The contest for Scotland’s next First Minister and SNP leader is well underway, with three candidates vying for the top spot. Voting opened earlier this week, on Monday, with the winner set to be announced on 27 March.
Nicola Sturgeon’s shock resignation has left the party unprepared, however, with no obvious successor lined up to replace her. Nor is there much enthusiasm amongst workers and youth for any of those who have stepped forward to fill her shoes.
There has been no seamless changing of the guard, as there was from Salmond to Sturgeon. Instead, a vacuum has opened up.
This has left many SNP members desperate to hear serious proposals for the future of the party, and for the independence movement. In early polls, over two-thirds of SNP supporters were undecided about who should take over.
From the outset, the various leadership campaigns have been a disappointment, to say the least. At first, the race was dominated by the controversy surrounding initial frontrunner Kate Forbes, the Scottish Finance Secretary.
MSPs who had endorsed Forbes rapidly withdrew their support, after she stated that – given the opportunity – she would have voted against gay marriage legislation owing to her Christian beliefs. Forbes also opposes the recent Gender Recognition Reform Bill.
This sparked a rather ugly, intense focus in the media on Forbes’ religious views, as a member of the Free Church of Scotland (the ‘Wee Frees’) – a roughly 8,000-member Protestant denomination known for its fundamentalist beliefs.
This then spilled over into journalists questioning Health Secretary Humza Yousaf whether, as a devout Muslim, he is sincere in his support for LGBT people. Naturally, many people found this whole debacle to be offensive and divisive.
There can be no defending Forbes’ reactionary views. These are clearly a source of embarrassment for most of the SNP. But the attention given to them is a distraction from the real class questions that Scottish workers need answers to.
In a poll by Opinion Matters, only 5% of SNP voters said that the candidates’ religious beliefs were important. This compared to 58% who said that priority is to have a plan to help people with the cost-of-living crisis. Similarly, 53% said that the next SNP leader should be focussed on improving the NHS, education, and public services.
On these essential questions, however, there is nothing that really separates the candidates apart. All are practically committed to the programme of austerity that the Scottish Government has planned, with public services facing ‘four difficult years’ ahead.
2023 will likely be the worst financial year for Holyrood in its history, with billions in budget cuts and thousands of jobs on the chopping block.
Nor have there been any fresh answers to the problem of where the campaign for independence is going.
The short notice of the leadership contest has ensured that the planned March conference has been postponed indefinitely. And neither Forbes nor Yousaf have really said much about what the movement should do next, apart from continuing to “make the case” for independence.
Despite essentially being a stand-in for arch-anti-Sturgeonite MP Joanna Cherry, Ash Regan is the only candidate defending the outgoing First Minister’s proposal for a ‘de facto referendum’ at the next UK general election.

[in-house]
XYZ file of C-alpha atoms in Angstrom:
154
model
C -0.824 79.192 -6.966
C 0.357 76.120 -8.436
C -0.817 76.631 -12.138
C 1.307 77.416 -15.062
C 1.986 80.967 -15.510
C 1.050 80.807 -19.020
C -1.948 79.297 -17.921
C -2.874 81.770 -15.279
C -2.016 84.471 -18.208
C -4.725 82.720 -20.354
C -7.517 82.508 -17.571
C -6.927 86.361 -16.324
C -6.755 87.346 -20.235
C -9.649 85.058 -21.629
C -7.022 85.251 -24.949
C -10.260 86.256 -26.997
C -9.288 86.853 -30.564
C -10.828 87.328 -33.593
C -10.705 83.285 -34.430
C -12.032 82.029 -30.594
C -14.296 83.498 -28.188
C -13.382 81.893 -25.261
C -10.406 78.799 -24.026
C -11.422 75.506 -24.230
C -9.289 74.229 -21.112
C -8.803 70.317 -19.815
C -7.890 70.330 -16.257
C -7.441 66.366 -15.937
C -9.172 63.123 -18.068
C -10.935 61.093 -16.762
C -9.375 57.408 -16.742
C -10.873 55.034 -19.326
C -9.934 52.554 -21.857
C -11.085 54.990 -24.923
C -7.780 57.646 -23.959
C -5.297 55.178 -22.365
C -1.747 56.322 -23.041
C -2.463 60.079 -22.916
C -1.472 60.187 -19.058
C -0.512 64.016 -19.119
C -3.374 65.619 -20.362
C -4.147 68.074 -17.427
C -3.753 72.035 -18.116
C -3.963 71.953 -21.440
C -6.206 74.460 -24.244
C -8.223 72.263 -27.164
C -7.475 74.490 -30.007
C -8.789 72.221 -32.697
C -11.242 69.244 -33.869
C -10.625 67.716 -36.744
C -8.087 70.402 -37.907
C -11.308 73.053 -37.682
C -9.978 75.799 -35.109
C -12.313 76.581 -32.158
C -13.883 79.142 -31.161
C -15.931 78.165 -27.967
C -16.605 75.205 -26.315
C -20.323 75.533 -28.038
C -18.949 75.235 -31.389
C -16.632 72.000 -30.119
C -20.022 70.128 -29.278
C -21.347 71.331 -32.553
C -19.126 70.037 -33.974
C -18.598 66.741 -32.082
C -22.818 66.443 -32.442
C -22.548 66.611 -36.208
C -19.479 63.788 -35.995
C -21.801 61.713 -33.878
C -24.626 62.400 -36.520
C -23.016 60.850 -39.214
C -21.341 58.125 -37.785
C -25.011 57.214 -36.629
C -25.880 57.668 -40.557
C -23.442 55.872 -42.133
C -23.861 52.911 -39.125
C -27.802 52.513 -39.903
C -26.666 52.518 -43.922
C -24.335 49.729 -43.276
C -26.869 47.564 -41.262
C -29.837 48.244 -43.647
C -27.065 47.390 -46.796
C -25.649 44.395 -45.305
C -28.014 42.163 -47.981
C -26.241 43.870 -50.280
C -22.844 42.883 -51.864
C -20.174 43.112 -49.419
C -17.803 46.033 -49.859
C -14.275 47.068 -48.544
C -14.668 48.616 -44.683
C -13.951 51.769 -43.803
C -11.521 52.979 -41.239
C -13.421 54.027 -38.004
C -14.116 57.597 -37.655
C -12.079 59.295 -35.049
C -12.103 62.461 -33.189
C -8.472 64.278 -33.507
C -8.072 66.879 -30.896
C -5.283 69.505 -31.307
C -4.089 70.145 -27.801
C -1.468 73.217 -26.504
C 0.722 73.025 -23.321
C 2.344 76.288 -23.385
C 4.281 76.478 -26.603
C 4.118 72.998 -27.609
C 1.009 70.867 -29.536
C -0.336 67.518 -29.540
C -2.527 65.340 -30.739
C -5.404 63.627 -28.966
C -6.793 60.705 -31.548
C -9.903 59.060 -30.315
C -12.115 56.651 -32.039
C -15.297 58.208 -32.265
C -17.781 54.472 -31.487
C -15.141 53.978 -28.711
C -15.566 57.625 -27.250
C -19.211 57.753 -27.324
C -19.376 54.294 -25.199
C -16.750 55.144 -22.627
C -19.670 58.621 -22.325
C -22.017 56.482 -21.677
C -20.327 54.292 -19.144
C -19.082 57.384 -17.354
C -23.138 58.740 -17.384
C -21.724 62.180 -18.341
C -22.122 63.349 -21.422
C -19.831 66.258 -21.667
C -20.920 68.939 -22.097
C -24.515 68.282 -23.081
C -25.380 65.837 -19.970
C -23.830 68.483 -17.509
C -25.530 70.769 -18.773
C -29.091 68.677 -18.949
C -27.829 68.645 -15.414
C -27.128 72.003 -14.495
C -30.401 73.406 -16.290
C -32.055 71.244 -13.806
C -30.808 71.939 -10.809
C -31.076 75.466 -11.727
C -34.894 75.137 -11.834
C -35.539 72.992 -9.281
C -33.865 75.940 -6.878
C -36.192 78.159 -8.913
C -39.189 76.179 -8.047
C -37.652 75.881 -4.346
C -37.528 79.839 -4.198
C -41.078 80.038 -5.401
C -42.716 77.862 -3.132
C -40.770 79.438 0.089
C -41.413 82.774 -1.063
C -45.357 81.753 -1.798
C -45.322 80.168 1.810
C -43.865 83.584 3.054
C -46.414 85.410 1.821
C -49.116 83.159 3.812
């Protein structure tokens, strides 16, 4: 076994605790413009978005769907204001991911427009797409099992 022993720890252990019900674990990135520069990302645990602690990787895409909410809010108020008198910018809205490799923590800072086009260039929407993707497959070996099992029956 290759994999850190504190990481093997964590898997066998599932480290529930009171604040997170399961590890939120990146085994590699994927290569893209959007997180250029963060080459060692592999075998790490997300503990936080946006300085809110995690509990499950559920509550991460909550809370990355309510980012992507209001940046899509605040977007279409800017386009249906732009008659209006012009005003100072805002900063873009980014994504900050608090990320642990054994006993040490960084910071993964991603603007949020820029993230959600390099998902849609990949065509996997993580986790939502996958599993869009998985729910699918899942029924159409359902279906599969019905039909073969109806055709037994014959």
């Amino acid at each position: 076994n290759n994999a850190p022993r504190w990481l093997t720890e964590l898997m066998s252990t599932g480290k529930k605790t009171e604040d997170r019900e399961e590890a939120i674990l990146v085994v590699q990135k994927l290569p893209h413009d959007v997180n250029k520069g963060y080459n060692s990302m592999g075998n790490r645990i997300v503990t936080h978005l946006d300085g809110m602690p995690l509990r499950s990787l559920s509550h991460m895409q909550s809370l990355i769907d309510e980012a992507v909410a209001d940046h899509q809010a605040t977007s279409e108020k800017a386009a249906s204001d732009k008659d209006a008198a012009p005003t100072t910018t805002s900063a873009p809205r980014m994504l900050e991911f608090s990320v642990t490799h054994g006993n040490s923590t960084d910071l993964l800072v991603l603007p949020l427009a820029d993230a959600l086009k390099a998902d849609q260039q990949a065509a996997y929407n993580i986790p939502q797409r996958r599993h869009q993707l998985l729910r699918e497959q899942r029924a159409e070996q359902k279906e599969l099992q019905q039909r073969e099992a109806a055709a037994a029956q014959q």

Much of the SNP hierarchy have backed-off from the de facto referendum idea altogether. Their plan now is to essentially do nothing, while continuing to ask nicely that Westminster grants a referendum.
Regan may be speaking up against this, but even she has no clue how to actually fight Westminster’s veto, as shown in a string of embarrassing interviews.
One can almost feel the negative mood building up around the SNP, brought on by this surprise leadership contest which has shown us anything but the ‘talented politicians’ Sturgeon predicted would succeed her. Instead, the party looks like a train coming off the rails.
The STV hustings debate was particularly tense, with the three candidates raising their criticisms of each other frankly, and highlighting each others’ shortcomings without much explanation for their own. For those watching, the arguments just ran in circles.
The Scottish Conservatives have said they will use Kate Forbes’s criticism of her own government in their campaign materials.
In a letter to Forbes the party said they applauded her “truthful assessment” pic.twitter.com/LwZtN5R2n2
— The National (@ScotNational) March 13, 2023
Deputy First Minister John Swinney, one of Nicola Sturgeon’s closest allies, has announced that he is also retiring from frontline politics once the new SNP leader is chosen.
With Swinney and former deputy leader Angus Robertson ruling themselves out of the leadership contest very early on, it looks like Sturgeon’s resignation will really mark a turning point.
A new generation of politicians are rising to the top in the SNP: those who have only ever known the party to be in power in Scotland, and with the (false) promise of a second indyref within touching distance.
The situation they will inherit is a dire one, however: economic crisis, austerity, sharpening class struggle, and a dead-end for the independence movement.
This moment must provoke some serious re-evaluation among independence supporters – the majority of whom are workers and youth.
The bourgeois methods of the SNP leaders has led to an utter impasse. The only way forward is through militant class struggle, in the fight for a Scottish Workers’ Republic.